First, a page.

- VAS (7–14 days): The subgroup analysis for VAS measurements taken between 7 and 14 days after treatment revealed a notable reduction in VAS scores favoring SN treatment (MD = −1.57; 95% CI: −1.66, −1.49; P < 0.05). There was low heterogeneity among the studies (I2 = 0%, P = 0.72).

Treatment of CG Subgroup Analysis (TABLE 2) (Supplementary Material and FIGURE S2B)

- VAS (Chinese medical therapies): This subgroup analysis, focusing on VAS measurements in CG with Chinese medical therapies, showed a notable reduction in heterogeneity compared to the overall VAS analysis. VAS scores were lower in the SN group (MD = −1.09; 95% CI: −1.29, −0.88; P < 0.05), and there was no heterogeneity among the studies (I2 = 0%, P = 0.97).

Acupoints Subgroup Analysis (TABLE 2) (Supplementary Material and FIGURE S2C)

- VAS (EB): In the subgroup analysis considering different acupoints with EB (Electroacupuncture), a reduction in heterogeneity was observed compared to the overall VAS analysis. VAS scores favored the SN group (MD = −1.09; 95% CI: −1.29, −0.88; P < 0.05), and there was no significant heterogeneity among the studies (I2 = 0%, P = 0.97).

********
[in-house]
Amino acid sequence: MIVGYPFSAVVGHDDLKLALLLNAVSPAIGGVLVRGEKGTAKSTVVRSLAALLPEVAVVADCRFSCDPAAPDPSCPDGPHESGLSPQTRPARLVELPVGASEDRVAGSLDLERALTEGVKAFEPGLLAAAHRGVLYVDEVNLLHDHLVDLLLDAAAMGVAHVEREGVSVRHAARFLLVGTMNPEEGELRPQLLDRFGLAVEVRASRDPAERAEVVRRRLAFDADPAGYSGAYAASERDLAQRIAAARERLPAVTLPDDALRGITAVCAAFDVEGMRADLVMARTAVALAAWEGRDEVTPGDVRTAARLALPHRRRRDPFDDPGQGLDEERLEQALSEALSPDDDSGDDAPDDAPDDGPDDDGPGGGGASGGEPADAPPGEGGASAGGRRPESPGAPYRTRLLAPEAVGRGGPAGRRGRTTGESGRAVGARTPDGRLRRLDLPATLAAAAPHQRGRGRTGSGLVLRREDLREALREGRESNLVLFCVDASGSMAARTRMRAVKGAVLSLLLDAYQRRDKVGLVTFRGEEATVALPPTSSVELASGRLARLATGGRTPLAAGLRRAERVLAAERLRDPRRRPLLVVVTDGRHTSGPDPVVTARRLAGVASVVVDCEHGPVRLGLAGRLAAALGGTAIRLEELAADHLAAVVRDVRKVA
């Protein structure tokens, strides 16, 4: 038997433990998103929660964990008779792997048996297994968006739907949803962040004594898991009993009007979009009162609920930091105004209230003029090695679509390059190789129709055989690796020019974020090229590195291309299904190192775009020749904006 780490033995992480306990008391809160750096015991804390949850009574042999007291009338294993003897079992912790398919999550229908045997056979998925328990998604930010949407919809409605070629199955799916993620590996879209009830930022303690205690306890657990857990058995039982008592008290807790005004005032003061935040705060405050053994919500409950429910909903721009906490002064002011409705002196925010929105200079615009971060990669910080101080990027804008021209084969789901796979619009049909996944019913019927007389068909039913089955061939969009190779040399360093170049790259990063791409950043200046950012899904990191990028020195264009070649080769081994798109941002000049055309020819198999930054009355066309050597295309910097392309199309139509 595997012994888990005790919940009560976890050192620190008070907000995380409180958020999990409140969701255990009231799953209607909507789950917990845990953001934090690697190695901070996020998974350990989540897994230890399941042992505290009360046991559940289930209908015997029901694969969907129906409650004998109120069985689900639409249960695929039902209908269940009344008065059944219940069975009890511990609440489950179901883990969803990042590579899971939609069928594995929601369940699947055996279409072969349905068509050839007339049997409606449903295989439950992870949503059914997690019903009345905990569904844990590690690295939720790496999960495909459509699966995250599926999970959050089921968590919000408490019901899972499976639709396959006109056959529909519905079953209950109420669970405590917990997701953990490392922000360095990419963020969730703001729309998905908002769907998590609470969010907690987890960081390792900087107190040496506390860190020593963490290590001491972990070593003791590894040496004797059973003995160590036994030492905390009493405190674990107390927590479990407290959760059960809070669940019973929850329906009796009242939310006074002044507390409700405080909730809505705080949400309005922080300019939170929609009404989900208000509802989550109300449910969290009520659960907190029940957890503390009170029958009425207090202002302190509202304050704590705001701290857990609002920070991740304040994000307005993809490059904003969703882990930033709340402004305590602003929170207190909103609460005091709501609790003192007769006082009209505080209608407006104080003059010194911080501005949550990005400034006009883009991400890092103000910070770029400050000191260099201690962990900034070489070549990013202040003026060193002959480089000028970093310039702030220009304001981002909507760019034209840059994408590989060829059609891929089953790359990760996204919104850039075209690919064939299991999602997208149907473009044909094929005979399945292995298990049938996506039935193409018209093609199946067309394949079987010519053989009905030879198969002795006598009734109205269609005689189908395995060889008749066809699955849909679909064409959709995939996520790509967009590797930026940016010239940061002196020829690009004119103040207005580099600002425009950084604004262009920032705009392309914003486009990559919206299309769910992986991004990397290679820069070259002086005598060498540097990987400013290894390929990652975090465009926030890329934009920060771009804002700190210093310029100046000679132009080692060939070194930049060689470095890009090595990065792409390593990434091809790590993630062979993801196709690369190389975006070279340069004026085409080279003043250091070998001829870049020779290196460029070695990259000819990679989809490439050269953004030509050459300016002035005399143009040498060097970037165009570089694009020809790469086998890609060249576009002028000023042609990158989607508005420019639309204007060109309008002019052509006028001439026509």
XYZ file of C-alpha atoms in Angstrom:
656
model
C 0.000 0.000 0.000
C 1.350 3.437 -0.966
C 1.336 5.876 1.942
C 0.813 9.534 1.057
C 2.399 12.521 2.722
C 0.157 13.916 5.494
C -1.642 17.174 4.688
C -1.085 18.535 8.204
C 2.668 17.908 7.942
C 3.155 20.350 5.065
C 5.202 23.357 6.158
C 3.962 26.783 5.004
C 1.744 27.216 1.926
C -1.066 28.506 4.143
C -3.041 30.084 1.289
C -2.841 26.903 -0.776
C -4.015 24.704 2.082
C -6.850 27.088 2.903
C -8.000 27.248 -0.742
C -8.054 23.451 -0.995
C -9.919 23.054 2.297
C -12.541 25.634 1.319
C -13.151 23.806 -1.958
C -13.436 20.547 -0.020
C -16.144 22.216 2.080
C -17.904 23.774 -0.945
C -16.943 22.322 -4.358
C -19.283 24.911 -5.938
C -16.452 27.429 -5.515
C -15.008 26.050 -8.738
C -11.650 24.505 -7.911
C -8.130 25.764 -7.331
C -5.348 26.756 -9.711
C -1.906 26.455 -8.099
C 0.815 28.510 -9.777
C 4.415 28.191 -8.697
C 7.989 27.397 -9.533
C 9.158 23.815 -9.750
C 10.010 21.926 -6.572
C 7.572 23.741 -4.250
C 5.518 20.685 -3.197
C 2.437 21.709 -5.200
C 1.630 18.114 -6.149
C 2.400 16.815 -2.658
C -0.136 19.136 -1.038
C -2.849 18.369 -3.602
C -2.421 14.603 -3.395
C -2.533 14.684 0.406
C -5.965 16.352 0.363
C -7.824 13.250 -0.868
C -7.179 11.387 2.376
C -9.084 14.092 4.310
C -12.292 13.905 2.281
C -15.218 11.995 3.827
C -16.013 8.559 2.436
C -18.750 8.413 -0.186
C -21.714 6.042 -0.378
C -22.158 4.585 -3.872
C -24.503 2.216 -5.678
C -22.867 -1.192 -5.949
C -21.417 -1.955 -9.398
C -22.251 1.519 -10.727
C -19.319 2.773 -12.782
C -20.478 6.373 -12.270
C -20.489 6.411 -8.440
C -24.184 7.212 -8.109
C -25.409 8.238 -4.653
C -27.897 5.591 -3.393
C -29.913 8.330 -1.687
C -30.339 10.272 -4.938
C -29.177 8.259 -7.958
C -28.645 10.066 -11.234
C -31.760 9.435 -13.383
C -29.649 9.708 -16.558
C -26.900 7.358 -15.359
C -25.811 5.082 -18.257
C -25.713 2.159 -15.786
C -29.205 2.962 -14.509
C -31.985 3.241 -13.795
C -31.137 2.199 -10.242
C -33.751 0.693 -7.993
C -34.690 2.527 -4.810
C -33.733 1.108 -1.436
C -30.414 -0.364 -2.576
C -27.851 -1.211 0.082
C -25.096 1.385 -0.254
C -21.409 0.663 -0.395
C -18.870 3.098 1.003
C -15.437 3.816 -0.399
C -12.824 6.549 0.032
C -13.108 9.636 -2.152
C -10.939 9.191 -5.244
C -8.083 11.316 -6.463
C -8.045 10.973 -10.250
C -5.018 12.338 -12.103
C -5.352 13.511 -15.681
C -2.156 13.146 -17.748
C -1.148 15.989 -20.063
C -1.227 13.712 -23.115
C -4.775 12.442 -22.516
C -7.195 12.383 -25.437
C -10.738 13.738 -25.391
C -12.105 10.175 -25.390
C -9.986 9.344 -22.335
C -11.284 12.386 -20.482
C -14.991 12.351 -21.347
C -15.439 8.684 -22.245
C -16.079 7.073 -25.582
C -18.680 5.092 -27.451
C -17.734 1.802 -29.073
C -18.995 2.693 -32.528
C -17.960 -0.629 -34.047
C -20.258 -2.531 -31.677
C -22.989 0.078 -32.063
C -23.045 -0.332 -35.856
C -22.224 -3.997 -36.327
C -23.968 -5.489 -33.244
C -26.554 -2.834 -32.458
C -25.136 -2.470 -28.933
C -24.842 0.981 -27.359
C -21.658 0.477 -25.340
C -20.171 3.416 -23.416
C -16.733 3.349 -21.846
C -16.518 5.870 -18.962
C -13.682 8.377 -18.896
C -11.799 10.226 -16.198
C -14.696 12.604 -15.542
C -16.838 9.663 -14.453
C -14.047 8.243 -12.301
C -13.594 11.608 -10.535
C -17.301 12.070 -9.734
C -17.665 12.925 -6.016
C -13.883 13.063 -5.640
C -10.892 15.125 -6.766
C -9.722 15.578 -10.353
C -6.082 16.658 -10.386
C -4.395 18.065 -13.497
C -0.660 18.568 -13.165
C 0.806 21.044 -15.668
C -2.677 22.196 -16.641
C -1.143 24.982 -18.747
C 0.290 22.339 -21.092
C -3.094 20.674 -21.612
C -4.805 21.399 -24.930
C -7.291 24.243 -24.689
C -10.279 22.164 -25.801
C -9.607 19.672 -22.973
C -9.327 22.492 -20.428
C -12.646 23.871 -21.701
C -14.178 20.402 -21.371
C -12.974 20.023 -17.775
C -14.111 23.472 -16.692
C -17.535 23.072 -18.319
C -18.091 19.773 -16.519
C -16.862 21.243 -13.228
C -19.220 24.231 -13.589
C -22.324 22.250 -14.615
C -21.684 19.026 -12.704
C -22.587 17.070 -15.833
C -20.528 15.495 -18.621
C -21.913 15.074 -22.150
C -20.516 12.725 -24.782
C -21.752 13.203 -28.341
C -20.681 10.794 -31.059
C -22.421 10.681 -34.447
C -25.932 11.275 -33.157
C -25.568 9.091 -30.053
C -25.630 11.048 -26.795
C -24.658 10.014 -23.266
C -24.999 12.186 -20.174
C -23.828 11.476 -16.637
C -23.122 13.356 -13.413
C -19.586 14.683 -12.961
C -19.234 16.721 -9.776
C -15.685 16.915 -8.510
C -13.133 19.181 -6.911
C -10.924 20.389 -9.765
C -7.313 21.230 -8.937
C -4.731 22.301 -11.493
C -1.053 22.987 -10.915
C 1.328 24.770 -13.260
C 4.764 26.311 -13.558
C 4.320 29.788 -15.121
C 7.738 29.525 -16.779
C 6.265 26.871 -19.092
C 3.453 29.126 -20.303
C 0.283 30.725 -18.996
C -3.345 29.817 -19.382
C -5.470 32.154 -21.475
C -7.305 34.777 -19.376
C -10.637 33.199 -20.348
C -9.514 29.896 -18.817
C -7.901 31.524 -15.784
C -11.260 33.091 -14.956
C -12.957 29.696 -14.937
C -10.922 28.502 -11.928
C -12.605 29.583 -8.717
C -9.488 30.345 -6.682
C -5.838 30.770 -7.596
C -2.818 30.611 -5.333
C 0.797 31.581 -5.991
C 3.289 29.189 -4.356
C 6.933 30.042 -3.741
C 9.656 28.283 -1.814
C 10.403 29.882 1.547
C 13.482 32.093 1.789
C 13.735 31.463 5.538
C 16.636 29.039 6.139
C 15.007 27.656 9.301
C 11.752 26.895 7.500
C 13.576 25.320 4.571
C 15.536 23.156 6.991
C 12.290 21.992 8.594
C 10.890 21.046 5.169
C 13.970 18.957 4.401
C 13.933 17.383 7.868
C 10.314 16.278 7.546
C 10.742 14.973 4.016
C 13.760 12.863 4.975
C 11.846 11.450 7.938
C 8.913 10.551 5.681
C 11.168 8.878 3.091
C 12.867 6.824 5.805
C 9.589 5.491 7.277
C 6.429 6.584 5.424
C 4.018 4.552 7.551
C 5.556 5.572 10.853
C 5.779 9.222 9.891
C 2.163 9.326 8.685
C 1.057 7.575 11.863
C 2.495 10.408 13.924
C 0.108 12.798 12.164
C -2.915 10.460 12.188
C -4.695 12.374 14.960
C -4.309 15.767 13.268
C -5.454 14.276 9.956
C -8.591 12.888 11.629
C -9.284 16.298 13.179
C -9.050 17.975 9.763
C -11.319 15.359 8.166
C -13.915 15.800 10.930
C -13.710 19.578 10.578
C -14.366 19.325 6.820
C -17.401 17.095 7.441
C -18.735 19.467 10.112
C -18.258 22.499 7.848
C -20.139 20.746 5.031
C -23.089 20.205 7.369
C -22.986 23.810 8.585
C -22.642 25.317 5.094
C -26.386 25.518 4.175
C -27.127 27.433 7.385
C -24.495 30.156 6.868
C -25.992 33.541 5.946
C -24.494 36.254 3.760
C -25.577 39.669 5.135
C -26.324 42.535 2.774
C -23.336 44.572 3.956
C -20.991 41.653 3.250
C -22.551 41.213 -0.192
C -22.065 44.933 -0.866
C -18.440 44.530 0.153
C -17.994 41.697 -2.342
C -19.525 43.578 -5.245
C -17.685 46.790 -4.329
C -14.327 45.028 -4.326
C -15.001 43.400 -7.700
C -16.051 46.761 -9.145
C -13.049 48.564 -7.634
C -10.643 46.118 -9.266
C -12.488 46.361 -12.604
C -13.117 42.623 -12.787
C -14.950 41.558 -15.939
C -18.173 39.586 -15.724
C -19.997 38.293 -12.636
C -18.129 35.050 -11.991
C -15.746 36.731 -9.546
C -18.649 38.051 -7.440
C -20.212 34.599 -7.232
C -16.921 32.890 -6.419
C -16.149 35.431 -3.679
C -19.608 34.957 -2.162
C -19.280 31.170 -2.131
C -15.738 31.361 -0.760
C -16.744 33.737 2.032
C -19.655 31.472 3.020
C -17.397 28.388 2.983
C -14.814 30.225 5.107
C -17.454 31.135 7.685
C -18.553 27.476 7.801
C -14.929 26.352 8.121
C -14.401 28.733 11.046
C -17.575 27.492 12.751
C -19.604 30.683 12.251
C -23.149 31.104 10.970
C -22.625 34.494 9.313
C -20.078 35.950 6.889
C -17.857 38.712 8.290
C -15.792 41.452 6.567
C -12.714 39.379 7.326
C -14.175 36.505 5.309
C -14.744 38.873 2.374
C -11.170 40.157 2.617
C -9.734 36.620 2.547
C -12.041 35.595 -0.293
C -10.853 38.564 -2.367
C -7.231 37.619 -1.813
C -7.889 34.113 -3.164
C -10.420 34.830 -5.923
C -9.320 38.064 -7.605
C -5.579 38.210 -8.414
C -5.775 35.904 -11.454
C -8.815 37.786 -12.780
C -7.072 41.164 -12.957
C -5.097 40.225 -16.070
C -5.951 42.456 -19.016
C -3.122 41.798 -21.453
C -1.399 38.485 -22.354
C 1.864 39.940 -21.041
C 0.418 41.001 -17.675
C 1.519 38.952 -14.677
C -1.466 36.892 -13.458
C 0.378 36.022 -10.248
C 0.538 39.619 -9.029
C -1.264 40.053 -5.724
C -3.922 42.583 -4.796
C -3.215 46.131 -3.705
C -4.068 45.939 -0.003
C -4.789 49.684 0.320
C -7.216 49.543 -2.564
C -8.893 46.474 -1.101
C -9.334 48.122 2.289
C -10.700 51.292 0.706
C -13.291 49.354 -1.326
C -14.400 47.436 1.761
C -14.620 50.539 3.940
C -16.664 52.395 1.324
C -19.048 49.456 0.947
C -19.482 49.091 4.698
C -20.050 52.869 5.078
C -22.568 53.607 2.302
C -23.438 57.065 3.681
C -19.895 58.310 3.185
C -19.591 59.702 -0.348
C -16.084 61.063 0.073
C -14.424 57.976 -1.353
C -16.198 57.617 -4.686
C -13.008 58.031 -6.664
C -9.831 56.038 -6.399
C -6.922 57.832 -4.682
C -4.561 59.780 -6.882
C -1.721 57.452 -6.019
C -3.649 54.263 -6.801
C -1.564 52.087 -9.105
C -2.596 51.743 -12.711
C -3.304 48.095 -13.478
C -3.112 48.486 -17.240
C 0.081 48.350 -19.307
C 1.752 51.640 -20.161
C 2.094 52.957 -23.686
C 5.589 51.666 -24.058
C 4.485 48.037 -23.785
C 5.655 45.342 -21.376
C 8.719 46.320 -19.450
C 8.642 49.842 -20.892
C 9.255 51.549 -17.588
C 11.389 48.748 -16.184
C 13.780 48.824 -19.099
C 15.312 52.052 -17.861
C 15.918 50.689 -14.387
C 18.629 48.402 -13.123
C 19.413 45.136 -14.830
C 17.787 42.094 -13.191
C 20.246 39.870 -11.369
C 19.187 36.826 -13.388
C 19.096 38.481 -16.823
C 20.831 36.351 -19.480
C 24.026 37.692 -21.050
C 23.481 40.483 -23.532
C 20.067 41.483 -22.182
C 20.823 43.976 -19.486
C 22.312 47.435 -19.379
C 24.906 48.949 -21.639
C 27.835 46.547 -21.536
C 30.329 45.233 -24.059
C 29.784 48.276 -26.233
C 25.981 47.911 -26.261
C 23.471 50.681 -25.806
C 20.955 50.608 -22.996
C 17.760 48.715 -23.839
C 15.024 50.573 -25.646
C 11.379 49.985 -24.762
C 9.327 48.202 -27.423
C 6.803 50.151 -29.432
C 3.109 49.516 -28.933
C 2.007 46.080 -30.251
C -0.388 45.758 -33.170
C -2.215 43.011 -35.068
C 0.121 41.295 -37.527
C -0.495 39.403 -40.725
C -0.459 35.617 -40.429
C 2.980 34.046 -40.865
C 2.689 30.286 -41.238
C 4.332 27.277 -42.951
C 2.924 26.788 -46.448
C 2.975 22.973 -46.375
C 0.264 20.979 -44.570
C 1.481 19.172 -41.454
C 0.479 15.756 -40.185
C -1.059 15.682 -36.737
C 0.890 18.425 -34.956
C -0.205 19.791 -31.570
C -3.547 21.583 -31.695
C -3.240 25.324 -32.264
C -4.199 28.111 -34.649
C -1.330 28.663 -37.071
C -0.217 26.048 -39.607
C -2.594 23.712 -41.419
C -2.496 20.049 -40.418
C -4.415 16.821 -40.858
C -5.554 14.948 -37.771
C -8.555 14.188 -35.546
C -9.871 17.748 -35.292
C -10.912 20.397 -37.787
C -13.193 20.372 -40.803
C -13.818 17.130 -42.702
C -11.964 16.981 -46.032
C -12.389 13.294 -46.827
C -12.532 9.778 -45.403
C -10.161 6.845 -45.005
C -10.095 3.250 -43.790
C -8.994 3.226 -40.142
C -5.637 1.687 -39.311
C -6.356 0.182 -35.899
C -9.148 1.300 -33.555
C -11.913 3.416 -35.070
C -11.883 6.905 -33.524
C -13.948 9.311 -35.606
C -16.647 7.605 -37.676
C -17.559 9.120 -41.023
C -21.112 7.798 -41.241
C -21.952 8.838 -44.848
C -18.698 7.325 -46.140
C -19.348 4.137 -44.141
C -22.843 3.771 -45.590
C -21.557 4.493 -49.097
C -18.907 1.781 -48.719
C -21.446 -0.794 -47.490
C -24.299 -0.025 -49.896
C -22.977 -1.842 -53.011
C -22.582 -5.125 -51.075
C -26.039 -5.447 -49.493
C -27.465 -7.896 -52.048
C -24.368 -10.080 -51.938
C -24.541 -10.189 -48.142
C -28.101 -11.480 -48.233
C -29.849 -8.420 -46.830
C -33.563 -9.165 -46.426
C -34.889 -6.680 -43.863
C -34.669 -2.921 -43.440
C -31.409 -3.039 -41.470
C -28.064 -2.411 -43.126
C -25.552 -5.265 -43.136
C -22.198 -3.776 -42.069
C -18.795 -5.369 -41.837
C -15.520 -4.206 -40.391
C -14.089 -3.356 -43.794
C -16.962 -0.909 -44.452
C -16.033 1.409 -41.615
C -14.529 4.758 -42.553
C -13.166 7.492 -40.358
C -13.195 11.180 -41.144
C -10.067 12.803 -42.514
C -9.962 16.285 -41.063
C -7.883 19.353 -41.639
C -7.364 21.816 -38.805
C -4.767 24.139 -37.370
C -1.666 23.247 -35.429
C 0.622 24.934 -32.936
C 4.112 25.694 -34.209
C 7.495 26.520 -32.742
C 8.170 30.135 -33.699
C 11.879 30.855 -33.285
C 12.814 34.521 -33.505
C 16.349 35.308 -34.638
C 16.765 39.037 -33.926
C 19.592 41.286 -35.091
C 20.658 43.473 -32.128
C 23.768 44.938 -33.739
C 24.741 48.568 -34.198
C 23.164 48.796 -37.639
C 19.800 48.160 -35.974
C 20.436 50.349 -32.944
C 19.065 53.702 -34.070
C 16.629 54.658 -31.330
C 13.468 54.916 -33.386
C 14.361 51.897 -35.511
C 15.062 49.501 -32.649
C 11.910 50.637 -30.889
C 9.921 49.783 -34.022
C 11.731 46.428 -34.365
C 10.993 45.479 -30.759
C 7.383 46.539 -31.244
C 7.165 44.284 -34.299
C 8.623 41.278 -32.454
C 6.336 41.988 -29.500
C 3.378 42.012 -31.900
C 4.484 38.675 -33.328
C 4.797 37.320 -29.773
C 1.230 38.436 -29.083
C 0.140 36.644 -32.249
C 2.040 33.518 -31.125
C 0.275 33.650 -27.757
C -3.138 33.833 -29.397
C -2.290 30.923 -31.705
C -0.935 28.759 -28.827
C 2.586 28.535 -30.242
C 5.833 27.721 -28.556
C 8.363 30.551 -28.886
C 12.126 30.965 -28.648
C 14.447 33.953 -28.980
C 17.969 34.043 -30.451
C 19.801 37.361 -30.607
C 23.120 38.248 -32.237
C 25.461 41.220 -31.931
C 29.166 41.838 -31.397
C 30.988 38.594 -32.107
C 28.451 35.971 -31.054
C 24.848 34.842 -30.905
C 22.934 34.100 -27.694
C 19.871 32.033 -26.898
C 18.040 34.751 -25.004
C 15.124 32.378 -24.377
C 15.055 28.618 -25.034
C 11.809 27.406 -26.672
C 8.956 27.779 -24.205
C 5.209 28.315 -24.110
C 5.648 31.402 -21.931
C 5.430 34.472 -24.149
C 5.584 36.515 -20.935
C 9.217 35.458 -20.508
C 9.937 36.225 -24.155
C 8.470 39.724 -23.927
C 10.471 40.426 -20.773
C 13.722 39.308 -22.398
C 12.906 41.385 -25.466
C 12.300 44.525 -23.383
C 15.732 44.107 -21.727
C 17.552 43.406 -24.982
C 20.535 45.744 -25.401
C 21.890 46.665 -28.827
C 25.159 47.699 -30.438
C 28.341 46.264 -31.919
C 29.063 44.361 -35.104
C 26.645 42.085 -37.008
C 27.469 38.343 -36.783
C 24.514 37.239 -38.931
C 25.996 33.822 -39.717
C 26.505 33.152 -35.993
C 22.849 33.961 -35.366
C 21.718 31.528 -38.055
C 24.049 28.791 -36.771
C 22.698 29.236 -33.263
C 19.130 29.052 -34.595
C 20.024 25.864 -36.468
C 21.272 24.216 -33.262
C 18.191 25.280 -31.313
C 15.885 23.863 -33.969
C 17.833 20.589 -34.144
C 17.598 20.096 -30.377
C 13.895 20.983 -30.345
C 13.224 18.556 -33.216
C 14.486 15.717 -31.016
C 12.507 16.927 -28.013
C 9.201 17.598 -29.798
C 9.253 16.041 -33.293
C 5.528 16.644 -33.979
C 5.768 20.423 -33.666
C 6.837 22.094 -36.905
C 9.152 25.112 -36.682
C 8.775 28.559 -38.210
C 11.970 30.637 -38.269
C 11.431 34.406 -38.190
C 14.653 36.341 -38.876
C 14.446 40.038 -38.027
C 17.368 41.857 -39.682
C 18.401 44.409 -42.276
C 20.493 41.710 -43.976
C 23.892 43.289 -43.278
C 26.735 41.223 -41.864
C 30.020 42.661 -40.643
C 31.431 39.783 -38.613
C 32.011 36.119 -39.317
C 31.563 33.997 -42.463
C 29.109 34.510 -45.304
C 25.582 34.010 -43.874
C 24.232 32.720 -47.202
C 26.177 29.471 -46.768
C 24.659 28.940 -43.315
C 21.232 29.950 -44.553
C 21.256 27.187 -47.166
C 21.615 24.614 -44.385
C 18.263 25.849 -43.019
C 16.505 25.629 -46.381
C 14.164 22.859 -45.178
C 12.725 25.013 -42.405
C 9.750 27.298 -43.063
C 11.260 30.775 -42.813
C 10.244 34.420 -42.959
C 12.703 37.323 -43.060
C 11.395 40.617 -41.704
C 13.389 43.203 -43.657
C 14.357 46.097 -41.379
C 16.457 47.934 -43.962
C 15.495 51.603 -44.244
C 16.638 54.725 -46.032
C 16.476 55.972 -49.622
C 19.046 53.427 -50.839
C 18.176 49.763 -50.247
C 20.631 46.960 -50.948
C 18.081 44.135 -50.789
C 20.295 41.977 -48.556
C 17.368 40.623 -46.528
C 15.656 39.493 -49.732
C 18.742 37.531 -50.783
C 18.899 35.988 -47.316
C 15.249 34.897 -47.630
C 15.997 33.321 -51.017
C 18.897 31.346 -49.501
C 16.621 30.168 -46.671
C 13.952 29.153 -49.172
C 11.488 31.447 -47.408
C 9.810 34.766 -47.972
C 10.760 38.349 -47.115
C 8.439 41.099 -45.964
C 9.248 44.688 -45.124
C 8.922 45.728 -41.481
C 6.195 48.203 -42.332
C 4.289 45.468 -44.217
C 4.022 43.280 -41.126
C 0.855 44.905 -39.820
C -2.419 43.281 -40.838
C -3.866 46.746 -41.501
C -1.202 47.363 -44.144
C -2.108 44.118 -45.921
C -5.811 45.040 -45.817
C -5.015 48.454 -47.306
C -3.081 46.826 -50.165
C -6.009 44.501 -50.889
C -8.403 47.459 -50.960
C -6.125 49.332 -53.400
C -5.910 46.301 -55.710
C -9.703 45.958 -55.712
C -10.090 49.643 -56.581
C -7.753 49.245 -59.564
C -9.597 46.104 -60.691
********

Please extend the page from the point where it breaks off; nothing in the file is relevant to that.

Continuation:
Sensitivity Analyses

The sensitivity analyses conducted for various outcome measures, including VAS, TER, AEs, WHT, PRT, and PDT, aimed to evaluate the robustness and reliability of the combined findings by eliminating individual studies one at a time. The analyses found that none of the studies significantly interfered with the overall results when any of them were excluded. Therefore, the combined results for these outcome measures were deemed robust and reliable, providing confidence in the validity of the findings. (Table 2) (Supplementary Material and Figure S3A-3F).

Assessment of Evidence Using GRADE

All the results were assessed using the recommended grading system methodology, and the evidence was determined to be moderate or very low. The reduced certainty of the evidence can be attributed to several factors, including the risk of bias (unclear blinding and allocation concealment), imprecision (small sample sizes and large confidence intervals), and inconsistency (high heterogeneity without a clear explanation) (Supplementary Material).